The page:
I hoped to pick up some crocks for my patio garden, after scoring this white one at a yard sale for less than $10. But my failure to research meant I had a good laugh when I realized some vintage vessels cost upwards of $80. Geraniums just didn’t seem worthy.

Grab it

You snooze, you lose. If you circle around feigning disinterest, someone will grab the item you covet before you can finish hemming and hawing. But then, you shouldn’t exclaim, “OMG, it’s a 1970s Topo Gigio doll in mint condition!” either, because you lose all bargaining power, not to mention your self-respect.

If you see something you decide to come back to, good luck—not only because it might be gone (likely), but because the place is a rabbit warren of labyrinthine paths designed to disorient you. I like to think my navigation skills rival that of a GPS, but after a while, all the booths and dealers and fields start to look alike.

A picturesque scene today, but a dizzying maze of booths tomorrow

Transporting the goods

Show regulars suggest bringing a cart. I suppose if you’re a serious collector or have an unlimited budget, by all means, bring a cart at the risk of looking like an 82-year-old hitting the grocery store. But be aware you’ll have to park your cart outside most stalls; plus, they’re unwieldy and prone to running over errant feet. If you’re just hoping to pick up a trinket or two (and not a stone urn), ditch the cart and bring a backpack. Also, there are entrepreneurial porters who will sweat for you as they wheel your bargains to your car.

Mason jars breed like rabbits at Brimfield

Bathrooms

Bring a clothespin. When nature calls, your only option is a portable restroom facility, which we all know is a much fancier phrase for the stifling little shack that shields you while you pee in a hole in the ground. Just know that the best part of leaving Brimfield is not riding home with a carload full of treasures, but the promise of a clean bathroom.

Pets

Pets are not banned from the show, but they’re not exactly encouraged. It can be a long hot day for a beagle, and one innocent wag of the tail could mean you end up owning a broken (fill in the blank with the priciest item you can think of). But if you dog is cute (and it is, obviously), put that fuzzy face to work to get yourself a bargain.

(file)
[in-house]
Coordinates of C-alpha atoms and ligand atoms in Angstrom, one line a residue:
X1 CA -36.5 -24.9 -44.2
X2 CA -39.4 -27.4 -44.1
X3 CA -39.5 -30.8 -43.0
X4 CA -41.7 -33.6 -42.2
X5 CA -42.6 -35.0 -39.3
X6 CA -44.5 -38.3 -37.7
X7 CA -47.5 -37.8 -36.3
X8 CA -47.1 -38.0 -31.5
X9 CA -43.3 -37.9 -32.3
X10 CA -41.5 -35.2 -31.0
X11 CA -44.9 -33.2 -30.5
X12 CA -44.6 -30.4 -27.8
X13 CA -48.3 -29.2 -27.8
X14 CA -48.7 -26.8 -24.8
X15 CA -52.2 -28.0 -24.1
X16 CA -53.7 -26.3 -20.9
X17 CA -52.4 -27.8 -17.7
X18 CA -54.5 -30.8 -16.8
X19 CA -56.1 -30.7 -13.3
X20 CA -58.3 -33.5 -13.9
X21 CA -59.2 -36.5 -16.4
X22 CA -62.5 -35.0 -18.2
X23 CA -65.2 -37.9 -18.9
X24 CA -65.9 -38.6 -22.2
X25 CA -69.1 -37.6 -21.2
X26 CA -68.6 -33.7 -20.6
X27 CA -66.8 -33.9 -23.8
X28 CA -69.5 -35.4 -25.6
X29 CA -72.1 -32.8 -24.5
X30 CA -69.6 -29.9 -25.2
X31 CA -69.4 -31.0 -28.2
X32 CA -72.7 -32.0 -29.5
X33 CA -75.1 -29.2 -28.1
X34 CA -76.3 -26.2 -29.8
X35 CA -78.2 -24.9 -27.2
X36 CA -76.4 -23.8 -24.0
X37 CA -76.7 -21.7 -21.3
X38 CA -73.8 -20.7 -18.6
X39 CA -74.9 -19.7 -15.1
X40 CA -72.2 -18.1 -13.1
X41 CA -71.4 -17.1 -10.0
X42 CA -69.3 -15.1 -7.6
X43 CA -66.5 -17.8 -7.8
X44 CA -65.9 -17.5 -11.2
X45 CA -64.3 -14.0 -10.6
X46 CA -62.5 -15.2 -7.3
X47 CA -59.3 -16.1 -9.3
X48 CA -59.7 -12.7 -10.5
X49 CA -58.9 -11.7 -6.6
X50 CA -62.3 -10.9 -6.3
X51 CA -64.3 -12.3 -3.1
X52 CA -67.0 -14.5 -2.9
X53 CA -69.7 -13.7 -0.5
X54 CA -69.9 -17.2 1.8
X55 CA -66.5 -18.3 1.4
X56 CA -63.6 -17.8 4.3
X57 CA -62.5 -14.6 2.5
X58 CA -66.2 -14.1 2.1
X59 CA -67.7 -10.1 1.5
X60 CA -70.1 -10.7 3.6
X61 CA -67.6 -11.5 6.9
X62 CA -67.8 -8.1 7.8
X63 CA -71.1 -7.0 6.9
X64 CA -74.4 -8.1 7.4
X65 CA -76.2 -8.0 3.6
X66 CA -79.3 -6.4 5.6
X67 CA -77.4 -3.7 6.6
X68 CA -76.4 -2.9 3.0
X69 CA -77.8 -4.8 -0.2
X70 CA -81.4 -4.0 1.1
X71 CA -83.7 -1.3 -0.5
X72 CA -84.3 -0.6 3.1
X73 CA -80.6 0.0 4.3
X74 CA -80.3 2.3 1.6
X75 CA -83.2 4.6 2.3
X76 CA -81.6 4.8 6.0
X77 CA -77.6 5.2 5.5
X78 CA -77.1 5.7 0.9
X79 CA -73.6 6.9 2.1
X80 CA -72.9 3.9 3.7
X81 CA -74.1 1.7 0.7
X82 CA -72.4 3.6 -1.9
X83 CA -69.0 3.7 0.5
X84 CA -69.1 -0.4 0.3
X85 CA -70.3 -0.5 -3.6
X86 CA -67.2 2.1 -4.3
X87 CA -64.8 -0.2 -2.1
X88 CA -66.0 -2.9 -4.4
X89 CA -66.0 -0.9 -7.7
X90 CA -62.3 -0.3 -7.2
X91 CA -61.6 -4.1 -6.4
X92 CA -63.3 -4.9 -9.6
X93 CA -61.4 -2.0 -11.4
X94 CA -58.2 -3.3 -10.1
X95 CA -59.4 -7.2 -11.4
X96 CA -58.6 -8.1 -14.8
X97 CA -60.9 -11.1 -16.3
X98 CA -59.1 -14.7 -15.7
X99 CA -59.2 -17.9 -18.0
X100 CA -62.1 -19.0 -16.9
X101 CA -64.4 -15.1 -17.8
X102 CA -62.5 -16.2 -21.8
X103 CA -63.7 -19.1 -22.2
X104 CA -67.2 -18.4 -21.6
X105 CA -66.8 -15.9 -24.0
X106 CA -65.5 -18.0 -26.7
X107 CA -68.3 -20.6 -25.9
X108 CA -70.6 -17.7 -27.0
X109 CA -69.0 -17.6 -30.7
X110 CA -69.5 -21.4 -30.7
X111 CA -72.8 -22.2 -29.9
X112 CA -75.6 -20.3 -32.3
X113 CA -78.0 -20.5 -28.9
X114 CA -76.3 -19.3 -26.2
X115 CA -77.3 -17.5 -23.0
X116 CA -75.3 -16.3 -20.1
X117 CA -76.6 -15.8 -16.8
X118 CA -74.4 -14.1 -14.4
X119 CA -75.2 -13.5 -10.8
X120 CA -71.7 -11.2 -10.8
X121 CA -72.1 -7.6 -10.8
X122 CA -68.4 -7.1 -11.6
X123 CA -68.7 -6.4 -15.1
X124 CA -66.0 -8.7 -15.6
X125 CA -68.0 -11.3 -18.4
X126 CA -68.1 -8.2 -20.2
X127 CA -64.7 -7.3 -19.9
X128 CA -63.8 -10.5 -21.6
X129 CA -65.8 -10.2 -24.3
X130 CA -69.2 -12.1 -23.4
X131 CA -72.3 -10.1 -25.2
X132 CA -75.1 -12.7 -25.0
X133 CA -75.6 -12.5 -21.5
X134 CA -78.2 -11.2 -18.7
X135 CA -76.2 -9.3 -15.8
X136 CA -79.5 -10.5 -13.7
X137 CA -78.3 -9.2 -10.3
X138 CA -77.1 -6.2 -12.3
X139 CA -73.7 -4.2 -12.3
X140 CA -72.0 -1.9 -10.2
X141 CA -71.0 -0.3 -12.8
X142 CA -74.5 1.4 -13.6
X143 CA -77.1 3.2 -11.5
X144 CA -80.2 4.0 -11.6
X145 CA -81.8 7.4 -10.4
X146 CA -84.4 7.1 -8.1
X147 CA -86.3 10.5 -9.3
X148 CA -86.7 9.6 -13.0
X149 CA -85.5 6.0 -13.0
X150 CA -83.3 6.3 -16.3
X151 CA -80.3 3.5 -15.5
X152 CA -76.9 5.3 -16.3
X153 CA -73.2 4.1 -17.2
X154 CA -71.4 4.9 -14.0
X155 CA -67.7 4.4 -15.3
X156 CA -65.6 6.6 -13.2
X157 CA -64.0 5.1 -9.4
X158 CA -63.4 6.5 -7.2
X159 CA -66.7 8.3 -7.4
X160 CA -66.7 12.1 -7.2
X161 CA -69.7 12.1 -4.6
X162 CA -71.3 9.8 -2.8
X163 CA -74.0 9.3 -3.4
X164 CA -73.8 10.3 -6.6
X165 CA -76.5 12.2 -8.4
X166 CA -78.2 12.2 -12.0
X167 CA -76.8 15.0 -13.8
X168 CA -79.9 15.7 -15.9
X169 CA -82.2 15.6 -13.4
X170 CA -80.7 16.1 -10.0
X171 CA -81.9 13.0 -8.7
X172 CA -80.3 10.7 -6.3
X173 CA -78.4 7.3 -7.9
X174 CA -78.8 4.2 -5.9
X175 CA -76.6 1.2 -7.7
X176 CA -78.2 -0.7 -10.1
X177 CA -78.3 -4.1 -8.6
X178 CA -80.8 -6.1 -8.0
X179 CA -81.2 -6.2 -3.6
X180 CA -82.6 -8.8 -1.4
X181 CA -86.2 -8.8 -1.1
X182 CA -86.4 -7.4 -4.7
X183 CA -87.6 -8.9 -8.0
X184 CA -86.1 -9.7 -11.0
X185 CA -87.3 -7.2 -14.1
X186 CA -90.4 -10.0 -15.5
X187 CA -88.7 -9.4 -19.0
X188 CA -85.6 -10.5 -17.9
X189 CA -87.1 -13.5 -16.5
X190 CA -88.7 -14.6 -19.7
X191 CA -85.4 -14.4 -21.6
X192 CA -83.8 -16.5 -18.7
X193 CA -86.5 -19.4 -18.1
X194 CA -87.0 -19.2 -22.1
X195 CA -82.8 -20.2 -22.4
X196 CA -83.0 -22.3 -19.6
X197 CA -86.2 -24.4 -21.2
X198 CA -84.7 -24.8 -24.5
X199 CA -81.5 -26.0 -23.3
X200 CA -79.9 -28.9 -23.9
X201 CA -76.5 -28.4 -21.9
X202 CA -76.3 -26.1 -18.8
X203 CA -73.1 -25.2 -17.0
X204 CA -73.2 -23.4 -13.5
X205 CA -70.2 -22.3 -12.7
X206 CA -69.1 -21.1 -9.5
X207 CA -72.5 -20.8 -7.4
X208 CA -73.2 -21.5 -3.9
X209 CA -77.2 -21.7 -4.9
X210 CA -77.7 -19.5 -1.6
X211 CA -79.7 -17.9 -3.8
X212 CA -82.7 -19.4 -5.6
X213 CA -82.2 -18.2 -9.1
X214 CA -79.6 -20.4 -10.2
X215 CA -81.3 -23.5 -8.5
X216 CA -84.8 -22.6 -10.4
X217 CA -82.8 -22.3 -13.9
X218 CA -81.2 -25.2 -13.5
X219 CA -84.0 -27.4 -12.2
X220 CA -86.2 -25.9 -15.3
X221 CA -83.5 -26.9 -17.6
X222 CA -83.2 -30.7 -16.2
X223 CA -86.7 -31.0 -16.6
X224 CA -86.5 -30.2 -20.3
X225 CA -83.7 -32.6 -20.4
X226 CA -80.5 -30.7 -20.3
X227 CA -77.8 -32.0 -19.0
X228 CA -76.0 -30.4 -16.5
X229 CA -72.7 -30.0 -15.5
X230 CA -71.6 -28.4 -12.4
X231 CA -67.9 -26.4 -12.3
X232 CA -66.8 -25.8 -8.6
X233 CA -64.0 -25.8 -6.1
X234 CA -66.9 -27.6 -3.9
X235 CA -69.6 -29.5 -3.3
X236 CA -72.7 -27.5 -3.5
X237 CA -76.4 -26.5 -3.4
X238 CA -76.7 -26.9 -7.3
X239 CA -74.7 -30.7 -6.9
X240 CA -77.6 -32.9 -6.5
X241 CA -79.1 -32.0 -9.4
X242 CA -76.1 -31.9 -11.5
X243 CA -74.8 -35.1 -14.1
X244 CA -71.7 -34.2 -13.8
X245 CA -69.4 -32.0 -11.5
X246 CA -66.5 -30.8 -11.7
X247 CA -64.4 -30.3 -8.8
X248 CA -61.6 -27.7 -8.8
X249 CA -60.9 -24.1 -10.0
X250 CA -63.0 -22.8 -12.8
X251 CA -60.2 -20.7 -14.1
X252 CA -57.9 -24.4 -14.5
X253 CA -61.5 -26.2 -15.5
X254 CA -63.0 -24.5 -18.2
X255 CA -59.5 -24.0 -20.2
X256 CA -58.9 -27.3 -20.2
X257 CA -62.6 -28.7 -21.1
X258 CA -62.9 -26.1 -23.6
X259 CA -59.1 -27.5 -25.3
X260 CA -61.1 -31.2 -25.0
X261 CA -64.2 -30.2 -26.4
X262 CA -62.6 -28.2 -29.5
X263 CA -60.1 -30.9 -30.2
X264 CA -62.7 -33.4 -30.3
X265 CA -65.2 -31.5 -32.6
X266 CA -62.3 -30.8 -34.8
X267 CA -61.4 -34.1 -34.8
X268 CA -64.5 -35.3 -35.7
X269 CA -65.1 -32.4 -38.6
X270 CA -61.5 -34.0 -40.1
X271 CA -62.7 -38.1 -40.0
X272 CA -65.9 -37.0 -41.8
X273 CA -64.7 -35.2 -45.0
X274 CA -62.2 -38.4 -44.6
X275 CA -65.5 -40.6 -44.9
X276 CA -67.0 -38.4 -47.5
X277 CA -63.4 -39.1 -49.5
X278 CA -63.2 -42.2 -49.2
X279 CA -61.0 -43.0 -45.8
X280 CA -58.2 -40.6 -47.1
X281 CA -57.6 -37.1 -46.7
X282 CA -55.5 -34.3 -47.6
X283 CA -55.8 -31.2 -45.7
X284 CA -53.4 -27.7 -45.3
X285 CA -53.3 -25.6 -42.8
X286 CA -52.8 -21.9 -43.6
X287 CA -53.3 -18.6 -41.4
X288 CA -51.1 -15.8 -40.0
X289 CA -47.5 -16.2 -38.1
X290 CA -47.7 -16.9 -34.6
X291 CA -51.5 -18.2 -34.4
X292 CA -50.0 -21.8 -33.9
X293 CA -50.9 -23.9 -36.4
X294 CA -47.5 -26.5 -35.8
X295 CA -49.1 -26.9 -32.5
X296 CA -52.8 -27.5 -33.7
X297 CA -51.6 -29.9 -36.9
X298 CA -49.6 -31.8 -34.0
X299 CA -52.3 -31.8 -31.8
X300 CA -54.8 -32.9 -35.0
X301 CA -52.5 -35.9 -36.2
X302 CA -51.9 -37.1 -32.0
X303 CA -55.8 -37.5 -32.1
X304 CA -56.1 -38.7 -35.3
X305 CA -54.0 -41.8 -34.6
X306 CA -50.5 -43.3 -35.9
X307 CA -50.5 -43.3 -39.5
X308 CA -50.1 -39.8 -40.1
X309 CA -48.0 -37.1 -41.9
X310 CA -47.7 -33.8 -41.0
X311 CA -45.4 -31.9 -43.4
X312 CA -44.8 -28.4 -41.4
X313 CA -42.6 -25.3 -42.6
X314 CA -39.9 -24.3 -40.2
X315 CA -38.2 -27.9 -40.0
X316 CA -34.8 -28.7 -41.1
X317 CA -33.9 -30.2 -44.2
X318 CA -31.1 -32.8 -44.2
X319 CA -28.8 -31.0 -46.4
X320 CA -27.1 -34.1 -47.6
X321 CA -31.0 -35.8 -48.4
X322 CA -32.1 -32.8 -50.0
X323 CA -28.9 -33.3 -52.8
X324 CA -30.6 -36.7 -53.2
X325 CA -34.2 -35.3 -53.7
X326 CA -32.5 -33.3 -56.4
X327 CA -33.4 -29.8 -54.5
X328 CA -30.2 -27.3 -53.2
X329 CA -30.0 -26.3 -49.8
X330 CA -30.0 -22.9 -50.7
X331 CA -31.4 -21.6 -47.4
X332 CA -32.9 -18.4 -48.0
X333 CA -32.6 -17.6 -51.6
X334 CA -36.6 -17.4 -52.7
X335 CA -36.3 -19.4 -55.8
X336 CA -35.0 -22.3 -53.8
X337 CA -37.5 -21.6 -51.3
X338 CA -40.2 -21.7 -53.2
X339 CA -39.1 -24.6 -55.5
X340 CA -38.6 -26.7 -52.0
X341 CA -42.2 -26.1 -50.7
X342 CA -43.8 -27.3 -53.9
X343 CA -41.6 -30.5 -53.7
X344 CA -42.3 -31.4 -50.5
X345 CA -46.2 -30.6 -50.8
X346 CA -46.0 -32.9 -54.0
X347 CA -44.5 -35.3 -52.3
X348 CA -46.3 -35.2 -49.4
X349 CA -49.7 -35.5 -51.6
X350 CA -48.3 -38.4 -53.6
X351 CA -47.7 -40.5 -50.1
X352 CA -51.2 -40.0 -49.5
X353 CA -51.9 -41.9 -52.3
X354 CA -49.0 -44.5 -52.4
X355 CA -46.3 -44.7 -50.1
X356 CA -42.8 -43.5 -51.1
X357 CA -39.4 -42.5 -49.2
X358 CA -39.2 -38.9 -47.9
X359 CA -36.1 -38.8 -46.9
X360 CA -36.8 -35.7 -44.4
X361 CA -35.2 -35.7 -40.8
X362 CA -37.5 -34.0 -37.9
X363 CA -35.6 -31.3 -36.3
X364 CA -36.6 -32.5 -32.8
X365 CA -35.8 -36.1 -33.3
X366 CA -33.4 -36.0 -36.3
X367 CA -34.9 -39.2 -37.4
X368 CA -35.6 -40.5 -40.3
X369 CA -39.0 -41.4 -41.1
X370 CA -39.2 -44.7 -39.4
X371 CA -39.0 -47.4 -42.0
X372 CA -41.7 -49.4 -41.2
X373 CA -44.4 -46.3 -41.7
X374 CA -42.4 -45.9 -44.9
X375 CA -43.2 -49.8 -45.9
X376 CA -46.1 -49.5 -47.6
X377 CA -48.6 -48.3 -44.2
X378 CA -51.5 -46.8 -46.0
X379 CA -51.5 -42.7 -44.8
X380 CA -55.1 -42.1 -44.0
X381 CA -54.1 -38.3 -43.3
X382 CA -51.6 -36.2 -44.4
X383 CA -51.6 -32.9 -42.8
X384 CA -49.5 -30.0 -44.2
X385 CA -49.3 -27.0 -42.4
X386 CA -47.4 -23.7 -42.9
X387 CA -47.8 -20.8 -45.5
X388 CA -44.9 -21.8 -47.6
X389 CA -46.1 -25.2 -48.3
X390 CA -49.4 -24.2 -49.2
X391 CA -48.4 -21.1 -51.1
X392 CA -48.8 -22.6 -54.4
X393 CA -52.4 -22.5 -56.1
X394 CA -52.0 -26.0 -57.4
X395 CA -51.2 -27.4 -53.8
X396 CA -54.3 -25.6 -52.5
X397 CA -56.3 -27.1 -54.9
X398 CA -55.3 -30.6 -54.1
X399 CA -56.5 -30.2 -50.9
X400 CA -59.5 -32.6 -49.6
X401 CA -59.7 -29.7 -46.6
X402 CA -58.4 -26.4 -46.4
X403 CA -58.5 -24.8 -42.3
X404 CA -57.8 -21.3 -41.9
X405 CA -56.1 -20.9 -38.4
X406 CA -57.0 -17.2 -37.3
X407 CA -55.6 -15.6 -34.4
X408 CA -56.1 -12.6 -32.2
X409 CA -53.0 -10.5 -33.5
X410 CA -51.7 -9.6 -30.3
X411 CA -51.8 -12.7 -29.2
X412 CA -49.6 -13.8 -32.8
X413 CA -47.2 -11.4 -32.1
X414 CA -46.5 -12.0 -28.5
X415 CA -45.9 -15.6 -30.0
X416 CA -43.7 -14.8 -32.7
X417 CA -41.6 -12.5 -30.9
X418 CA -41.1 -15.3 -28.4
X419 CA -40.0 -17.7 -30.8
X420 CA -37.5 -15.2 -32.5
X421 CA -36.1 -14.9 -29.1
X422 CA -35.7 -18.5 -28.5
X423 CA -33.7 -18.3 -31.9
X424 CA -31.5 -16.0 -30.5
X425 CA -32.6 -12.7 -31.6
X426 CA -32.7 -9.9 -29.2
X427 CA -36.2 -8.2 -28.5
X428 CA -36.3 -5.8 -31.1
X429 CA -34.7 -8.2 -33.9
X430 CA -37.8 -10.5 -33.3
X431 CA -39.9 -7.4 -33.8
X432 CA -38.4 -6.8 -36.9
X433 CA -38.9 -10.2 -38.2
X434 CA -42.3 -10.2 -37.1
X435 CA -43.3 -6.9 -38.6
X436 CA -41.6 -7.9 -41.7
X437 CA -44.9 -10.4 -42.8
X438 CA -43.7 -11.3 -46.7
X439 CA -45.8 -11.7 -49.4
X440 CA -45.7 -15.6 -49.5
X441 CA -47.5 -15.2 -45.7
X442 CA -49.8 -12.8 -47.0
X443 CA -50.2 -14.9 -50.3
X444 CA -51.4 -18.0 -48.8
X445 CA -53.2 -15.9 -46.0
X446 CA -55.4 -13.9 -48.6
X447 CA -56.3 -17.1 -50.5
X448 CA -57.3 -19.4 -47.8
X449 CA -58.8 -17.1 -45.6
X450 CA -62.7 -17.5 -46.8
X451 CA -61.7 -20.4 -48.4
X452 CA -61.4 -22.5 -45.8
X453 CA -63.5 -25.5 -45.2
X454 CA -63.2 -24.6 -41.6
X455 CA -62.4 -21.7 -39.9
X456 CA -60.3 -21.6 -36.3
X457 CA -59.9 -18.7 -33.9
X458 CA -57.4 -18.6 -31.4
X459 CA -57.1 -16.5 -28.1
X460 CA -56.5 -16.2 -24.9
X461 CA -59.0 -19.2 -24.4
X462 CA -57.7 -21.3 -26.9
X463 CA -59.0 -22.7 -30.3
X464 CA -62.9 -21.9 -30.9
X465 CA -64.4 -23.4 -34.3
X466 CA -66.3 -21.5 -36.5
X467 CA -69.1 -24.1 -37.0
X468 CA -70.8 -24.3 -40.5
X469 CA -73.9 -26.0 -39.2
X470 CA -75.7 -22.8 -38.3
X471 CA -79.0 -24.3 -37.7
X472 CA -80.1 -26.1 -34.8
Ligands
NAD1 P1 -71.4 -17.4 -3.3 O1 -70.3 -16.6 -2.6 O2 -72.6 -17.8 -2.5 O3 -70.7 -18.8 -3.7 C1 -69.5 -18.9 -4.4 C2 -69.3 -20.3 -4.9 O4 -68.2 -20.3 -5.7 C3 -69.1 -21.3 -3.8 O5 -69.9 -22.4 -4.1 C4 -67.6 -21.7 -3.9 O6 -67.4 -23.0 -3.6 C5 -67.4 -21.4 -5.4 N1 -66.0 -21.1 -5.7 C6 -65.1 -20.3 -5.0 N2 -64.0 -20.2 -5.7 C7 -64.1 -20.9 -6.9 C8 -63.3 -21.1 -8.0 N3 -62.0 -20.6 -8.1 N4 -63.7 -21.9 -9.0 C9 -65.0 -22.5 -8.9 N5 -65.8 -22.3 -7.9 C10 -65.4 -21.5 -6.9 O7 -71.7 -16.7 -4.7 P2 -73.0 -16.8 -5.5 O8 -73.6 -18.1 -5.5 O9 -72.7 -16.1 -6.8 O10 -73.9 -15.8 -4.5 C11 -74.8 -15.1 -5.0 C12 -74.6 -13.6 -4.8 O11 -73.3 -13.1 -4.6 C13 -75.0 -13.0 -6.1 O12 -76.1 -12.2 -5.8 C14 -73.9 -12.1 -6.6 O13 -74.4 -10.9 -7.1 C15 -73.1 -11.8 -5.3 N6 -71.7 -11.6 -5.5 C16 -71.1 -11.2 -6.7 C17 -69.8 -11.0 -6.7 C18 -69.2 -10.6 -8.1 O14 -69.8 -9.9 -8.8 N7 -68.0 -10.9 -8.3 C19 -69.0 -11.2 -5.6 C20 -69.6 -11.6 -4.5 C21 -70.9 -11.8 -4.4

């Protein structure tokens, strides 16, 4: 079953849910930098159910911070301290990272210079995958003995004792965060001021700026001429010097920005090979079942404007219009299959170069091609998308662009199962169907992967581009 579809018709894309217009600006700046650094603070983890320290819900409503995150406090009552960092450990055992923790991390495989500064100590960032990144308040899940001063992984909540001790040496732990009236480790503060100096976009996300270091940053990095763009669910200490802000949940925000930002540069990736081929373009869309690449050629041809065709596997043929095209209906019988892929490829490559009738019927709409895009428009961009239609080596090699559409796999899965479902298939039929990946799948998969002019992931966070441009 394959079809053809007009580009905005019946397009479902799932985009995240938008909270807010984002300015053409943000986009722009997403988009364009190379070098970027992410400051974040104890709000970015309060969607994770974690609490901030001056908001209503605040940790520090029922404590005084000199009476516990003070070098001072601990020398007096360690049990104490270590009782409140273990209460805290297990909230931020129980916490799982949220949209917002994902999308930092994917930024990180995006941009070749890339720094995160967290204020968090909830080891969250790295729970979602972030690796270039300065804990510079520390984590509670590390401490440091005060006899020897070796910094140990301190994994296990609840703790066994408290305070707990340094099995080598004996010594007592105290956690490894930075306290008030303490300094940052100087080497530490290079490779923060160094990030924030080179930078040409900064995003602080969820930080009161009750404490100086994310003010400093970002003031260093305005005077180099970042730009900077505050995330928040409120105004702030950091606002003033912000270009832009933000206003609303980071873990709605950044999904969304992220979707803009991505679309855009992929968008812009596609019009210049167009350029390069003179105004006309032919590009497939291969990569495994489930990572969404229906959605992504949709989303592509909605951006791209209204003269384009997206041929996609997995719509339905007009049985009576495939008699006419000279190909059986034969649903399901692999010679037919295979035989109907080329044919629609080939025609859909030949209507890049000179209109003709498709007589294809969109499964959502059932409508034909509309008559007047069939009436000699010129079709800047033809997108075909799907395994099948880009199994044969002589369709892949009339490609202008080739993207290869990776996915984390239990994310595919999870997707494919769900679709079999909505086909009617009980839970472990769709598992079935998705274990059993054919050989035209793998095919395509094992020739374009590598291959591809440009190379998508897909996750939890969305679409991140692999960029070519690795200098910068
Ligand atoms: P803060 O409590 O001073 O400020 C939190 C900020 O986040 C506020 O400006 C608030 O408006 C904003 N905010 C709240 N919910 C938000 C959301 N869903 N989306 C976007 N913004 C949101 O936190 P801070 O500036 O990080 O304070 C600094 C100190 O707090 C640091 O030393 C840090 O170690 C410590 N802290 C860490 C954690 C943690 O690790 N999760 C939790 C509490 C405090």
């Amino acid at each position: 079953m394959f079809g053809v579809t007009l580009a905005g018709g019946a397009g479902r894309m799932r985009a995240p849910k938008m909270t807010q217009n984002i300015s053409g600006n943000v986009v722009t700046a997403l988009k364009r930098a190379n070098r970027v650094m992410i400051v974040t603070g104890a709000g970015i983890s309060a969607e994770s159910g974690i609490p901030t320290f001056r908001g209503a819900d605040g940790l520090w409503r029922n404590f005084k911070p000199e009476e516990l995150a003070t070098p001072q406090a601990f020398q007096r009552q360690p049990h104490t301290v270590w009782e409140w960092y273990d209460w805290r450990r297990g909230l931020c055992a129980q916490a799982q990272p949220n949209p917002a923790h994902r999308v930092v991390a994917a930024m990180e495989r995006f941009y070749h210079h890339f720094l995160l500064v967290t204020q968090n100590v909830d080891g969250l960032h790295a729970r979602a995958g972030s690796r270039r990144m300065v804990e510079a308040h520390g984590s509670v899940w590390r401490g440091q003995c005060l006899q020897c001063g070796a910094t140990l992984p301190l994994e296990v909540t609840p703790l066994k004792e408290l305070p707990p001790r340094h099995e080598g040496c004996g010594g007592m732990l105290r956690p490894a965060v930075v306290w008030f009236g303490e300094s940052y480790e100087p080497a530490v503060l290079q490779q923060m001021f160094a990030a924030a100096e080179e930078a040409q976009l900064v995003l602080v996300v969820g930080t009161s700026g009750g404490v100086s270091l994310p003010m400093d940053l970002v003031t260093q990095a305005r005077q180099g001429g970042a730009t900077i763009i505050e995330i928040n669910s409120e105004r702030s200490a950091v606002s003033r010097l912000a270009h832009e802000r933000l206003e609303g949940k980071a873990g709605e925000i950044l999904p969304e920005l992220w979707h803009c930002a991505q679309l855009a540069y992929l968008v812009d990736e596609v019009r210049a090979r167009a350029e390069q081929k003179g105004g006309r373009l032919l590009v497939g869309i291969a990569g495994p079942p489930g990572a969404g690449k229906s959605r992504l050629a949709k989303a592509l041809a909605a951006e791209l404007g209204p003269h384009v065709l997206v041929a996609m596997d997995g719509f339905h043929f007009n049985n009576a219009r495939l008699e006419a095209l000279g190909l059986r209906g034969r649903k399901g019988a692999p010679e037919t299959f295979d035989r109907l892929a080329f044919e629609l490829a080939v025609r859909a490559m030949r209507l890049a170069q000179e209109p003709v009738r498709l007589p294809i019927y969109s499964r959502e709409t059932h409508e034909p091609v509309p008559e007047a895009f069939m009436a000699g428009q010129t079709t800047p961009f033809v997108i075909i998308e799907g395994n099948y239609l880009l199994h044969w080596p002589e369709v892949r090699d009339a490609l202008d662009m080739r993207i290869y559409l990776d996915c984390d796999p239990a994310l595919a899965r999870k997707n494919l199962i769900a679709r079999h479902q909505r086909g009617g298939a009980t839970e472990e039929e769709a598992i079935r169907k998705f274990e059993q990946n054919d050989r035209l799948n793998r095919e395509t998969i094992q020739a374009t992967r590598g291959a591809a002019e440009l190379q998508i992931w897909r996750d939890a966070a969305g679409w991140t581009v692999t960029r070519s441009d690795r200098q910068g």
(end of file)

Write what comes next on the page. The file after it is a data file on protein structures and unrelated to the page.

Measurements

Bring a tape measure (not an impractical ruler like yours truly) so you’ll know for sure that the red Formica table will not possibly fit in your car—or your kitchen. Take a moment to collect yourself. I know how you feel. I left these red lockers behind. Sigh.

You shiny, lovely things

Go with your gut

The most important tip: if you love it, buy it. It’s as simple as that. Don’t worry about whether it will “go” with your decor. It’s your decor; make it go! If an object moves you or raises your blood pressure in pure joy, buy it and love it unconditionally. Until you decide to sell it at a yard sale.

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6 thoughts on “Tips for shopping Brimfield: a primer

  1. These are excellent tips–very reasonable and realistic 🙂 I’ve never been to that antique show before, but I think I will have to make a trip to visit my sister in September so I can go! I’m a big yard saler, and am always surprised at what I can find and how low the prices are. I don’t know how often you yard sale, but I started using a cool website (http://www.yardsalesearch.com) to find and map out local yard sales. I think your tips are equally applicable to a day or yard saling 🙂 Happy hunting!

  2. Thanks for sharing your website, Liz! What a great tool. I see that there are already sales listed in my neighborhood for this weekend, so I will add them to my list. I go hunting every weekend, so this could be a dangerous site to know about… : )

  3. Oh, you do tempt me. I tell you what…you come visit me and we will go to Napa Valley to eat and drink and I will come to your part of town to shop and eat and drink!

  4. Pingback: Yard sale finds « Musings at a picnic

  5. Pingback: Brimfield Antique Show Advice | Turn Trash To Treasure